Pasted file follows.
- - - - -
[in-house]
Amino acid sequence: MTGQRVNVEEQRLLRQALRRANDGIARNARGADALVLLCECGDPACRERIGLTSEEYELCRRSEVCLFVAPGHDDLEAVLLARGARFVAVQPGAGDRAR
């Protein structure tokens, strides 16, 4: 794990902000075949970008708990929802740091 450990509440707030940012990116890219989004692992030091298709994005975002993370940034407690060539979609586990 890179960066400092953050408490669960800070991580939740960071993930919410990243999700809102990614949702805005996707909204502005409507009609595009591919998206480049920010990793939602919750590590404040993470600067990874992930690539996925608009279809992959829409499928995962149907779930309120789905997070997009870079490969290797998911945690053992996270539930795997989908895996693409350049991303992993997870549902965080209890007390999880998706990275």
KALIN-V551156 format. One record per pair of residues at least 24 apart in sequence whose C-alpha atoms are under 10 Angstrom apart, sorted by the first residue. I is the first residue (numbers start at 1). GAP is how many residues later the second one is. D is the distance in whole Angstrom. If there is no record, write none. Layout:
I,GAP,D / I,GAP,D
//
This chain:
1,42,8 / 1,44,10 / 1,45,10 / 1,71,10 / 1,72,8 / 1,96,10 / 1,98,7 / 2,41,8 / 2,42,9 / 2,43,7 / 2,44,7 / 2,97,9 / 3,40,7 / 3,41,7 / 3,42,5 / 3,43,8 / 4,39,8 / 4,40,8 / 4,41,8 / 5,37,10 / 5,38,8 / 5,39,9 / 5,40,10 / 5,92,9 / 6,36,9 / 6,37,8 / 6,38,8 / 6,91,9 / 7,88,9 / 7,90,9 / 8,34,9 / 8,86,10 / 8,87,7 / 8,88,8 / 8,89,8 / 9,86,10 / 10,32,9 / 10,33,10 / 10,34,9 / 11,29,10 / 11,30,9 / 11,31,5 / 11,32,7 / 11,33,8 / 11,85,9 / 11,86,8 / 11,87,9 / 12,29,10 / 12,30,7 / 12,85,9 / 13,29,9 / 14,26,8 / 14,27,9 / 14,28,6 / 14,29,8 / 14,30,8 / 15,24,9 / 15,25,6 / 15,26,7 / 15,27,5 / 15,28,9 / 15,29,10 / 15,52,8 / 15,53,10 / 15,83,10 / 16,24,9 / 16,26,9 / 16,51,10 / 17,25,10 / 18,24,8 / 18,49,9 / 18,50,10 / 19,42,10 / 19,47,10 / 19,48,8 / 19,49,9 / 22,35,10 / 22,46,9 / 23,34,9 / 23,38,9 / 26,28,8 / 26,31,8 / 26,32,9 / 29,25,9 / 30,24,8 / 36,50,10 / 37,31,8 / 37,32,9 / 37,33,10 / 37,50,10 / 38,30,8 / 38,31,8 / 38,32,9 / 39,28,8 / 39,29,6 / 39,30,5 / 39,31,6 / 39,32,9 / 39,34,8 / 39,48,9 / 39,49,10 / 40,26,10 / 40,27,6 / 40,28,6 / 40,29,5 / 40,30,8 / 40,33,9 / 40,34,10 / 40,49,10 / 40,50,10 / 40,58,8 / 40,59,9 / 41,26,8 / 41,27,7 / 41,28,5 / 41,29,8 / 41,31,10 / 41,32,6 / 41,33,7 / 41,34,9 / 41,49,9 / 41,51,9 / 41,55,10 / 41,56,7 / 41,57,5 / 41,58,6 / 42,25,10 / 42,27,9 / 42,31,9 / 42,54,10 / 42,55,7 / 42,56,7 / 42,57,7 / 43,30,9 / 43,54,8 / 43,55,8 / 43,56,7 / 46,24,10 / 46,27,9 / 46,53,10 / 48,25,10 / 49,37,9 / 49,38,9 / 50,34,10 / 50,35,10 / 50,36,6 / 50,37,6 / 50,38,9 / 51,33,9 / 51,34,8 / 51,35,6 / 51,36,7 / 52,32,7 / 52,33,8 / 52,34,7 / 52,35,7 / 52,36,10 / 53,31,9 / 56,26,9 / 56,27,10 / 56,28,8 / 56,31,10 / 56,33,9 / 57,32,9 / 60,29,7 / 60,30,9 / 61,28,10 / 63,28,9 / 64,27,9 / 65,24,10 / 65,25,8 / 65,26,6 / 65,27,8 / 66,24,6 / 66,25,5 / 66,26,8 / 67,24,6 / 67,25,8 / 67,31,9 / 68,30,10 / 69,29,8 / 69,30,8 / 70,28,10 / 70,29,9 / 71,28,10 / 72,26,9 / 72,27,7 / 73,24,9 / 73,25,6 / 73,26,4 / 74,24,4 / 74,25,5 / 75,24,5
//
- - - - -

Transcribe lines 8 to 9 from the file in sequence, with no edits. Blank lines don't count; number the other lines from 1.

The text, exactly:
1,42,8 / 1,44,10 / 1,45,10 / 1,71,10 / 1,72,8 / 1,96,10 / 1,98,7 / 2,41,8 / 2,42,9 / 2,43,7 / 2,44,7 / 2,97,9 / 3,40,7 / 3,41,7 / 3,42,5 / 3,43,8 / 4,39,8 / 4,40,8 / 4,41,8 / 5,37,10 / 5,38,8 / 5,39,9 / 5,40,10 / 5,92,9 / 6,36,9 / 6,37,8 / 6,38,8 / 6,91,9 / 7,88,9 / 7,90,9 / 8,34,9 / 8,86,10 / 8,87,7 / 8,88,8 / 8,89,8 / 9,86,10 / 10,32,9 / 10,33,10 / 10,34,9 / 11,29,10 / 11,30,9 / 11,31,5 / 11,32,7 / 11,33,8 / 11,85,9 / 11,86,8 / 11,87,9 / 12,29,10 / 12,30,7 / 12,85,9 / 13,29,9 / 14,26,8 / 14,27,9 / 14,28,6 / 14,29,8 / 14,30,8 / 15,24,9 / 15,25,6 / 15,26,7 / 15,27,5 / 15,28,9 / 15,29,10 / 15,52,8 / 15,53,10 / 15,83,10 / 16,24,9 / 16,26,9 / 16,51,10 / 17,25,10 / 18,24,8 / 18,49,9 / 18,50,10 / 19,42,10 / 19,47,10 / 19,48,8 / 19,49,9 / 22,35,10 / 22,46,9 / 23,34,9 / 23,38,9 / 26,28,8 / 26,31,8 / 26,32,9 / 29,25,9 / 30,24,8 / 36,50,10 / 37,31,8 / 37,32,9 / 37,33,10 / 37,50,10 / 38,30,8 / 38,31,8 / 38,32,9 / 39,28,8 / 39,29,6 / 39,30,5 / 39,31,6 / 39,32,9 / 39,34,8 / 39,48,9 / 39,49,10 / 40,26,10 / 40,27,6 / 40,28,6 / 40,29,5 / 40,30,8 / 40,33,9 / 40,34,10 / 40,49,10 / 40,50,10 / 40,58,8 / 40,59,9 / 41,26,8 / 41,27,7 / 41,28,5 / 41,29,8 / 41,31,10 / 41,32,6 / 41,33,7 / 41,34,9 / 41,49,9 / 41,51,9 / 41,55,10 / 41,56,7 / 41,57,5 / 41,58,6 / 42,25,10 / 42,27,9 / 42,31,9 / 42,54,10 / 42,55,7 / 42,56,7 / 42,57,7 / 43,30,9 / 43,54,8 / 43,55,8 / 43,56,7 / 46,24,10 / 46,27,9 / 46,53,10 / 48,25,10 / 49,37,9 / 49,38,9 / 50,34,10 / 50,35,10 / 50,36,6 / 50,37,6 / 50,38,9 / 51,33,9 / 51,34,8 / 51,35,6 / 51,36,7 / 52,32,7 / 52,33,8 / 52,34,7 / 52,35,7 / 52,36,10 / 53,31,9 / 56,26,9 / 56,27,10 / 56,28,8 / 56,31,10 / 56,33,9 / 57,32,9 / 60,29,7 / 60,30,9 / 61,28,10 / 63,28,9 / 64,27,9 / 65,24,10 / 65,25,8 / 65,26,6 / 65,27,8 / 66,24,6 / 66,25,5 / 66,26,8 / 67,24,6 / 67,25,8 / 67,31,9 / 68,30,10 / 69,29,8 / 69,30,8 / 70,28,10 / 70,29,9 / 71,28,10 / 72,26,9 / 72,27,7 / 73,24,9 / 73,25,6 / 73,26,4 / 74,24,4 / 74,25,5 / 75,24,5
//